On Saturday morning, a steady stream of pews was erected at the door of St. John the Baptist Church in southern Saint John. This is part of the transformation of the old church from a place of worship to a climbing hall.
“For us to be able to build the gymnasium, we can’t have all the benches here, and these are beautiful pieces of history, so we had to find new homes for a lot of them,” Climb co-owner said. 1884, David Alston.
Rather than throwing away the benches, they are sold: $ 125 for the little ones and $ 200 for the big ones. The aim is to make room for several climbing walls, including a 16-meter wall at the altar of the church.
Alston says he hopes to transform what was once an important community space into a different gathering place.
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“A church has always been a gathering place for people, it’s a place to build community,” Alston said.
“And the good thing about it is that it will be a gathering place again, but it will be a gathering place for climbers, for people who want to learn to climb, for people who climb to the top. ‘outside and want to climb inside. “
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These shopping benches have different uses in mind. Alston said some were bought by those in the congregation. Others are looking for a unique type of seat.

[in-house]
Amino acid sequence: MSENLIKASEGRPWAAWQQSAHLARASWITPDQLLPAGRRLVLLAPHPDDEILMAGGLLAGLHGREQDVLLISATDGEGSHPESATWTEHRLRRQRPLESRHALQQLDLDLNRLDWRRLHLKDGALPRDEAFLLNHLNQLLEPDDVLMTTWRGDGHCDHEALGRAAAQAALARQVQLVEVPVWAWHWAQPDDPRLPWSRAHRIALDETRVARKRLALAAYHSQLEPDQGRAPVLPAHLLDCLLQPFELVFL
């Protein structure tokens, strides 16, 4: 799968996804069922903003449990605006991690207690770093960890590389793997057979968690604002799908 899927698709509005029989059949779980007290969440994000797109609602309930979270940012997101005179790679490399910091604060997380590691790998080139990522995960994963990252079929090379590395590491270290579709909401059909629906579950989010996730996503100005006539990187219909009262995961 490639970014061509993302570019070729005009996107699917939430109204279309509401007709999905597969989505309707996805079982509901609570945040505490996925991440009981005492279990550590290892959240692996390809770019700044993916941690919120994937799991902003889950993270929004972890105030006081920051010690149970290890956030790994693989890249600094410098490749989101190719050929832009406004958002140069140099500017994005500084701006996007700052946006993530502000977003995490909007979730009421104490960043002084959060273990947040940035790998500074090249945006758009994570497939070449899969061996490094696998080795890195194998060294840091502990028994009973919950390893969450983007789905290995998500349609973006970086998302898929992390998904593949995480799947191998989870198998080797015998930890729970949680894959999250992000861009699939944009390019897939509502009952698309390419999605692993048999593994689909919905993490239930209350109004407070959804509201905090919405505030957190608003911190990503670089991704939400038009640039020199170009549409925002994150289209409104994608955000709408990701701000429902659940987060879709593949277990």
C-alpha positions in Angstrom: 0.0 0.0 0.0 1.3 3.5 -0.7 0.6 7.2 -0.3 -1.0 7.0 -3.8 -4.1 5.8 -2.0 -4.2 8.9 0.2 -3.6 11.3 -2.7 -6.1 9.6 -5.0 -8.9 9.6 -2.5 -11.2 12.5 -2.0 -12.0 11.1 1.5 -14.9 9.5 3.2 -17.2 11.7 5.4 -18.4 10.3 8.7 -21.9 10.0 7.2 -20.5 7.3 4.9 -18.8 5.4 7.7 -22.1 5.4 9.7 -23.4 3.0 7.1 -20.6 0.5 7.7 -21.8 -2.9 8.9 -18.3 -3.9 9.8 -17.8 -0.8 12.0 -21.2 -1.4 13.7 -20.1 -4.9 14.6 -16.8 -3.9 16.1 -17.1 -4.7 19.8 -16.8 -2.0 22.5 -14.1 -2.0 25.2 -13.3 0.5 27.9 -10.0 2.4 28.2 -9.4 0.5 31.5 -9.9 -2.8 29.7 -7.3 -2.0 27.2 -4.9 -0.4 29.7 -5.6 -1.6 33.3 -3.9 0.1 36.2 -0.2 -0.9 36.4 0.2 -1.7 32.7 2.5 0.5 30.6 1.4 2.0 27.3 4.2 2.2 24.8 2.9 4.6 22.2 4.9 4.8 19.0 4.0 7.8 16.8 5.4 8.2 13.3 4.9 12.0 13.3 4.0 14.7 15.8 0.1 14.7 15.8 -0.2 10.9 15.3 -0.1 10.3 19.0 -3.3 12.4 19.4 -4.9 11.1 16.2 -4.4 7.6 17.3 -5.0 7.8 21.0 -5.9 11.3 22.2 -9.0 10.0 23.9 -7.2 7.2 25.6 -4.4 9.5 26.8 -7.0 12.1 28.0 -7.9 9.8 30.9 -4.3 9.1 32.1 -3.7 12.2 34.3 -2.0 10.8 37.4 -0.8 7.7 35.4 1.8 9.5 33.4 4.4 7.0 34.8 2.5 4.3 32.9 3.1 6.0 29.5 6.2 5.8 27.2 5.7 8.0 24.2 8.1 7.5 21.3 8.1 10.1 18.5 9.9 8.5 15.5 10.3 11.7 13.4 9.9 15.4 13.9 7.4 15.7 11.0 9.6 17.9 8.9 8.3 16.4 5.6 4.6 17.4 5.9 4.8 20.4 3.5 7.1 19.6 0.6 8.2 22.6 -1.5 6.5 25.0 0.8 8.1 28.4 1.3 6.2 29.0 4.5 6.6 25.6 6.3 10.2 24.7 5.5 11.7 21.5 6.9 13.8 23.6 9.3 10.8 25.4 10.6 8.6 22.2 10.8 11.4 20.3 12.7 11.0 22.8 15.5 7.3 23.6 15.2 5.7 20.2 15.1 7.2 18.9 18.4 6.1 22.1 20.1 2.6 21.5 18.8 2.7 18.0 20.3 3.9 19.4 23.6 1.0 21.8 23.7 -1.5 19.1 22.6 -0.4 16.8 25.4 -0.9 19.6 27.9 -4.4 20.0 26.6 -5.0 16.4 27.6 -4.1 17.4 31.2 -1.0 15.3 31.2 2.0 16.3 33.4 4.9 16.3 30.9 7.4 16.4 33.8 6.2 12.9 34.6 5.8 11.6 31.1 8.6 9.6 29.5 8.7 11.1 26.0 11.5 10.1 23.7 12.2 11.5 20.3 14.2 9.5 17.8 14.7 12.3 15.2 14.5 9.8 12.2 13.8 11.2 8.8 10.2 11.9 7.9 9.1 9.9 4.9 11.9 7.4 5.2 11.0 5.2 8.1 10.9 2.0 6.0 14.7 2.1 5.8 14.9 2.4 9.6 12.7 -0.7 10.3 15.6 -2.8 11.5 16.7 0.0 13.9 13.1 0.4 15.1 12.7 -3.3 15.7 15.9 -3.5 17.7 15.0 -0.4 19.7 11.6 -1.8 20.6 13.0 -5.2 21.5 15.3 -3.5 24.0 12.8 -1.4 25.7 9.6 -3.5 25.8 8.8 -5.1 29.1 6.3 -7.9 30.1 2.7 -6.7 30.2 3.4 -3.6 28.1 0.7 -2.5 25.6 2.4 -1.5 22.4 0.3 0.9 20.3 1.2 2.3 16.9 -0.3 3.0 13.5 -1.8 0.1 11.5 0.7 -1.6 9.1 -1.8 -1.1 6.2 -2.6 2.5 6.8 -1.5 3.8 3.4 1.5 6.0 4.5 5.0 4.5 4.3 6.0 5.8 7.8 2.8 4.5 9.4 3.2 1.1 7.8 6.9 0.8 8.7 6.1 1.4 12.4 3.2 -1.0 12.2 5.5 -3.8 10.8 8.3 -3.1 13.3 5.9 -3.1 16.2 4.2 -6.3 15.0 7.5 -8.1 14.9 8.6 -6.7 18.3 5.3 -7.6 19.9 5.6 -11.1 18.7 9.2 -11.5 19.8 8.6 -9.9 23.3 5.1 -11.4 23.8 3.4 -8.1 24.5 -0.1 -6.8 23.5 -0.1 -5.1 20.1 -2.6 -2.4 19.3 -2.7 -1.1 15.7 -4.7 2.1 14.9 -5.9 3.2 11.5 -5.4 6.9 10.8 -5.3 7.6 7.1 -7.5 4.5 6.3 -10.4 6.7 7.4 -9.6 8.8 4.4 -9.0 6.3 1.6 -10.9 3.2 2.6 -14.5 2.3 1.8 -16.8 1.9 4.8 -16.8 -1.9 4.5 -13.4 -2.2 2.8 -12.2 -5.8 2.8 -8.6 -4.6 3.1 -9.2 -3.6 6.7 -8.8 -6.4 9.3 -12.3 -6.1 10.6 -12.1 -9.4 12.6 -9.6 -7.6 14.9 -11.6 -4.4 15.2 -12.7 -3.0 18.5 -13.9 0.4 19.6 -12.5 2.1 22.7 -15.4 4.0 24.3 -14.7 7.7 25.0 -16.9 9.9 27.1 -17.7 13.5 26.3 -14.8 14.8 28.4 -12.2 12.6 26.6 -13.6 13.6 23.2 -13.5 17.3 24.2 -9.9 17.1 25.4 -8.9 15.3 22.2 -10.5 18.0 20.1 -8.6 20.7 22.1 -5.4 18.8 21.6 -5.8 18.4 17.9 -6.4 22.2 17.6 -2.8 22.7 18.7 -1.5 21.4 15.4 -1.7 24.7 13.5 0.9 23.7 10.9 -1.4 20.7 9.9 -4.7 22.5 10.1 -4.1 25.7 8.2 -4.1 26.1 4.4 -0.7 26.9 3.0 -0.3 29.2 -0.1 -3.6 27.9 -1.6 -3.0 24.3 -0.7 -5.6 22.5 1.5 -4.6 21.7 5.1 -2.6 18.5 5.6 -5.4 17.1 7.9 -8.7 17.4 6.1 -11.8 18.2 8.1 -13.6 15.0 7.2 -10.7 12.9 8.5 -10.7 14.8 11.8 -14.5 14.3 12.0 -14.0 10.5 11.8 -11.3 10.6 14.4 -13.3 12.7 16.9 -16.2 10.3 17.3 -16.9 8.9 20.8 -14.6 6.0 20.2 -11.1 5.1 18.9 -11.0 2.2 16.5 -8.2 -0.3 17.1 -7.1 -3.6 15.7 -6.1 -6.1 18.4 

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And some are meant to be reused by new community groups. Chad Sooley has purchased four large benches that will be used in the changing rooms of a new community center being built by the Trojan Rugby Club.
“Obviously these have been around for 100 years and they still stand the test of time, so we think we can put them in our community center and that will add value,” Sooley said.
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Another of the goals of the new gymnasium is to support and develop the climbing community in the province. Half of the proceeds from the sale of the benches will go to Ascent NB to help them maintain climbing areas across the province.
“The money will go to our route development fund, which is there to replace the equipment that exists on the cliffs, so the climbing anchors that we have on the cliffs all over the province,” said the president of ‘Ascent NB, Greg Hughes.
Hughes says the sport has grown rapidly in recent years. With the Olympic rock climbing debut and the new gymnasium, Hughes says the sport is set to continue to grow in the province.
“I think a huge influx of new members is going to happen in the years to come.”
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